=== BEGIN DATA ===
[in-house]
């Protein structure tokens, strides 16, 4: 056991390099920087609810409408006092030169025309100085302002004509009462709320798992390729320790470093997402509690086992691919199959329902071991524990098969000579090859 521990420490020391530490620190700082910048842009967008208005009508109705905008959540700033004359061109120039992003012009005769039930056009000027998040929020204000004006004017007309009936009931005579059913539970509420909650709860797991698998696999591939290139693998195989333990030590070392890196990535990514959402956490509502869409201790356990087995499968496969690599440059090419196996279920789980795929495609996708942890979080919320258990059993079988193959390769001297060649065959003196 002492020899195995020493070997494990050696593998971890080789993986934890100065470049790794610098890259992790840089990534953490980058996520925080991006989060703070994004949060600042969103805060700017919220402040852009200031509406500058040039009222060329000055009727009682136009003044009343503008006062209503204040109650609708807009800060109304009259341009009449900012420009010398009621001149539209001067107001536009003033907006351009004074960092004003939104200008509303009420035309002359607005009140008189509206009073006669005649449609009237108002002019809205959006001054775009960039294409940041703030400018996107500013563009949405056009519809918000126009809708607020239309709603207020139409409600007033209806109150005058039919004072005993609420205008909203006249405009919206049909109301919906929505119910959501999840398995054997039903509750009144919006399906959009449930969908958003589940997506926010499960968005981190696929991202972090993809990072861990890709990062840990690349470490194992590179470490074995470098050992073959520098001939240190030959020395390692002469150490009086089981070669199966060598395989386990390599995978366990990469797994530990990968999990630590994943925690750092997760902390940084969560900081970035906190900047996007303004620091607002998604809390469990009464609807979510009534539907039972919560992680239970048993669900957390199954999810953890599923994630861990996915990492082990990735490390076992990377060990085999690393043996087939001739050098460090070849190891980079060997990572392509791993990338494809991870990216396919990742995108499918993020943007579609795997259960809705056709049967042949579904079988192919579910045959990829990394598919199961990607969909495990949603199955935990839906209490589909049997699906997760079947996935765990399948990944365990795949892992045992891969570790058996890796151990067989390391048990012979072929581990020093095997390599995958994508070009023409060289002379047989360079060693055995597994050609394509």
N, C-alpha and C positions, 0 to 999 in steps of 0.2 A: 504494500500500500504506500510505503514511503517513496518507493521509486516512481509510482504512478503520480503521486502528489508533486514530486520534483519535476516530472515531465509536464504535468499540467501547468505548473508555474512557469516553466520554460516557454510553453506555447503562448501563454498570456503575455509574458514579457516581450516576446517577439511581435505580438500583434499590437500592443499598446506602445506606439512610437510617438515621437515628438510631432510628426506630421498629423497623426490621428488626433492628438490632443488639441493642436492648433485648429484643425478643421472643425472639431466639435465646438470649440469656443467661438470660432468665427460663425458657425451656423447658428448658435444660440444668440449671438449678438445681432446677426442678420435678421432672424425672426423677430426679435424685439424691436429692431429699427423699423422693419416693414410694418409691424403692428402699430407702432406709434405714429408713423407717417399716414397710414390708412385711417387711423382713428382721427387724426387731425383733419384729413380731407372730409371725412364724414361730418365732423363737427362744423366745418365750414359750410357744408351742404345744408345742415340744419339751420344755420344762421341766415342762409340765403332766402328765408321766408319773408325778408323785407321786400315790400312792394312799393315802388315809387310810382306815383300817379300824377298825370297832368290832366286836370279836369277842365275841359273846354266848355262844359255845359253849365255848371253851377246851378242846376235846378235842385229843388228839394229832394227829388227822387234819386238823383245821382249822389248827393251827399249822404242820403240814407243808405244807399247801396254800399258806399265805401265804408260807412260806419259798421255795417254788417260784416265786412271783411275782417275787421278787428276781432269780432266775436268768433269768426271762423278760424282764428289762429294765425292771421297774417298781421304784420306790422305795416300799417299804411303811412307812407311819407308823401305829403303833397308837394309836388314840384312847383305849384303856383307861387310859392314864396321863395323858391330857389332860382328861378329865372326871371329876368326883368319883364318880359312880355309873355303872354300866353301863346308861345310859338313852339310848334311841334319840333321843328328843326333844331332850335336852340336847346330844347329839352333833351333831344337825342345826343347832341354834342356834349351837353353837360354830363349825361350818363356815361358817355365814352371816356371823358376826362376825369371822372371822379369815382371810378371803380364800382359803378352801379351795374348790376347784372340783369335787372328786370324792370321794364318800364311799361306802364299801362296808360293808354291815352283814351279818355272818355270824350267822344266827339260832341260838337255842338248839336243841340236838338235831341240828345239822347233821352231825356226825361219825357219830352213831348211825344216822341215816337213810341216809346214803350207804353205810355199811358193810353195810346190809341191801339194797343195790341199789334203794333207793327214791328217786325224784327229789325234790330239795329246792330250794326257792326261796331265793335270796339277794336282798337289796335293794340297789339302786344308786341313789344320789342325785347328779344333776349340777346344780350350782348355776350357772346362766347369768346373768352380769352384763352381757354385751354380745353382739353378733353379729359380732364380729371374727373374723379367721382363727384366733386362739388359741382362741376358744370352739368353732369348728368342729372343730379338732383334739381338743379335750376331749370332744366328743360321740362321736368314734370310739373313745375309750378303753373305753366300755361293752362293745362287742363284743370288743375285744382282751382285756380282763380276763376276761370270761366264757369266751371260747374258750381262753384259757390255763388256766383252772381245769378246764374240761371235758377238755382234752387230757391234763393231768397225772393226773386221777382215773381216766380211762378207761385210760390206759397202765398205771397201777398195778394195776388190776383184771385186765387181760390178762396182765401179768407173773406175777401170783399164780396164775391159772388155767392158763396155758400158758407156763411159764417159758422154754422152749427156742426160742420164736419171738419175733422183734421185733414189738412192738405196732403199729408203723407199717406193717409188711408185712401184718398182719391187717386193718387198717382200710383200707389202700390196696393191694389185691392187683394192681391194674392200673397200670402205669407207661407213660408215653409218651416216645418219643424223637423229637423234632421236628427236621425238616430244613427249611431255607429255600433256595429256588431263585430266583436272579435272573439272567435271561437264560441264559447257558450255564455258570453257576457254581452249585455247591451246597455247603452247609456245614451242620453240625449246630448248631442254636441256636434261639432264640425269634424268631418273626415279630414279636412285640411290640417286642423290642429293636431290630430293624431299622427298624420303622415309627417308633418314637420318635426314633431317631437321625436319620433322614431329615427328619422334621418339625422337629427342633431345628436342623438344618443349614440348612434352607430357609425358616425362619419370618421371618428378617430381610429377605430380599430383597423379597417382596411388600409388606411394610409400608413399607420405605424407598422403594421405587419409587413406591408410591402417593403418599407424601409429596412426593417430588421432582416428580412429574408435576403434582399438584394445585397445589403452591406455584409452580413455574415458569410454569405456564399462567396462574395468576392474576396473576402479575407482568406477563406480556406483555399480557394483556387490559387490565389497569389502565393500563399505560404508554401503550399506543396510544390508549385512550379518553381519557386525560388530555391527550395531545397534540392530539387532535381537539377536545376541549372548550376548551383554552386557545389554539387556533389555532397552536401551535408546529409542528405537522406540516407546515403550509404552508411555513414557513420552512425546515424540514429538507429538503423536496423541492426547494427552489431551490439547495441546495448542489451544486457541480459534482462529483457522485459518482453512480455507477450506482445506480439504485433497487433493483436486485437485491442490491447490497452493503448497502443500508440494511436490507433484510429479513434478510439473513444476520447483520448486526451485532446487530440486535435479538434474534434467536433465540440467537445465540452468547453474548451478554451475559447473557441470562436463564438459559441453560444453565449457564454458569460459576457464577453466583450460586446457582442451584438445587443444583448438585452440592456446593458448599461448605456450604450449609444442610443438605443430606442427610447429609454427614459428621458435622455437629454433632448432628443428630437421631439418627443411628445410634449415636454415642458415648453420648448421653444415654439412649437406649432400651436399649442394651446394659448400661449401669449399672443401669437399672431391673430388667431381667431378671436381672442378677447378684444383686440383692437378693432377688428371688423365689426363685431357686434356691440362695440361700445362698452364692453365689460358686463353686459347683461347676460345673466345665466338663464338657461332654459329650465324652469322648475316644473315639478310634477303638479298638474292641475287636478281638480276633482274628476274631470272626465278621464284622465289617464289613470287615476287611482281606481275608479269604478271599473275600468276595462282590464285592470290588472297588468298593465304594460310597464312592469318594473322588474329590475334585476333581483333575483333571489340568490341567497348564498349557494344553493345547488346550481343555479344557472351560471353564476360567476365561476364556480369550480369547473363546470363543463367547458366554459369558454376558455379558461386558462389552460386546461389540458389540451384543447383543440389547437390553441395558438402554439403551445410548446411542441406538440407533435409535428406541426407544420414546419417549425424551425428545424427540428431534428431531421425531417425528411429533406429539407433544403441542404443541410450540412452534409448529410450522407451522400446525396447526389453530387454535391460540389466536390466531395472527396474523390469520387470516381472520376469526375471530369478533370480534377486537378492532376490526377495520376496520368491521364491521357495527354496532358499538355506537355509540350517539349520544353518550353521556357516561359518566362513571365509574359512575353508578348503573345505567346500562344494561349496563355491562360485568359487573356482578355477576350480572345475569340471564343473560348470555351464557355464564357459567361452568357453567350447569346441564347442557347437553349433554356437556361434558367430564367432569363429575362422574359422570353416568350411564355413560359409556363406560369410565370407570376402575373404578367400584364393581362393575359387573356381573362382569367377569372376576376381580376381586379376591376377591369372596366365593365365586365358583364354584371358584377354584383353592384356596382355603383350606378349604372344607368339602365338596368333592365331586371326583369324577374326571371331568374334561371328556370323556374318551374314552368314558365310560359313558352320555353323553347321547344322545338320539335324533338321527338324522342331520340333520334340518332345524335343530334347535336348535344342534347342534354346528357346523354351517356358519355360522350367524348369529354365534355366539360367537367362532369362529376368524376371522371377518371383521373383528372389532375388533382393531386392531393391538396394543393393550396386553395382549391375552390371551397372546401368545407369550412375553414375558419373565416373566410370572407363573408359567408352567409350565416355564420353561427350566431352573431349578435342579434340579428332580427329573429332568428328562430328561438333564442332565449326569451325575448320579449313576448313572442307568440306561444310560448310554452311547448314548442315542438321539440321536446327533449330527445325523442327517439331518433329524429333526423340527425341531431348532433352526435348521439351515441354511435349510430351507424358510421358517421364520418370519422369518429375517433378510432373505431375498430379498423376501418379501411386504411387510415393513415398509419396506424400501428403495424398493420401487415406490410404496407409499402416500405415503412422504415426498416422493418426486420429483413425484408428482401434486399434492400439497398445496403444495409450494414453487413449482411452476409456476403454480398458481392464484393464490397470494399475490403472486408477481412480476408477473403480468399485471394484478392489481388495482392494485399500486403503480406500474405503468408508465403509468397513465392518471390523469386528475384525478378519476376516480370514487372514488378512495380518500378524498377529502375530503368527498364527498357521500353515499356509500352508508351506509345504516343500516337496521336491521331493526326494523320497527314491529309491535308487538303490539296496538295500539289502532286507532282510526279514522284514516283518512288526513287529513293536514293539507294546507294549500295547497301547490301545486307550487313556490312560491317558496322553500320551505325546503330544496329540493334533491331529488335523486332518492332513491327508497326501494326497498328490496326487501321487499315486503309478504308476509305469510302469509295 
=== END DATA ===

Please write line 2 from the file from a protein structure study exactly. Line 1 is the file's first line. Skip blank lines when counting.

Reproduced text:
């Protein structure tokens, strides 16, 4: 056991390099920087609810409408006092030169025309100085302002004509009462709320798992390729320790470093997402509690086992691919199959329902071991524990098969000579090859 521990420490020391530490620190700082910048842009967008208005009508109705905008959540700033004359061109120039992003012009005769039930056009000027998040929020204000004006004017007309009936009931005579059913539970509420909650709860797991698998696999591939290139693998195989333990030590070392890196990535990514959402956490509502869409201790356990087995499968496969690599440059090419196996279920789980795929495609996708942890979080919320258990059993079988193959390769001297060649065959003196 002492020899195995020493070997494990050696593998971890080789993986934890100065470049790794610098890259992790840089990534953490980058996520925080991006989060703070994004949060600042969103805060700017919220402040852009200031509406500058040039009222060329000055009727009682136009003044009343503008006062209503204040109650609708807009800060109304009259341009009449900012420009010398009621001149539209001067107001536009003033907006351009004074960092004003939104200008509303009420035309002359607005009140008189509206009073006669005649449609009237108002002019809205959006001054775009960039294409940041703030400018996107500013563009949405056009519809918000126009809708607020239309709603207020139409409600007033209806109150005058039919004072005993609420205008909203006249405009919206049909109301919906929505119910959501999840398995054997039903509750009144919006399906959009449930969908958003589940997506926010499960968005981190696929991202972090993809990072861990890709990062840990690349470490194992590179470490074995470098050992073959520098001939240190030959020395390692002469150490009086089981070669199966060598395989386990390599995978366990990469797994530990990968999990630590994943925690750092997760902390940084969560900081970035906190900047996007303004620091607002998604809390469990009464609807979510009534539907039972919560992680239970048993669900957390199954999810953890599923994630861990996915990492082990990735490390076992990377060990085999690393043996087939001739050098460090070849190891980079060997990572392509791993990338494809991870990216396919990742995108499918993020943007579609795997259960809705056709049967042949579904079988192919579910045959990829990394598919199961990607969909495990949603199955935990839906209490589909049997699906997760079947996935765990399948990944365990795949892992045992891969570790058996890796151990067989390391048990012979072929581990020093095997390599995958994508070009023409060289002379047989360079060693055995597994050609394509």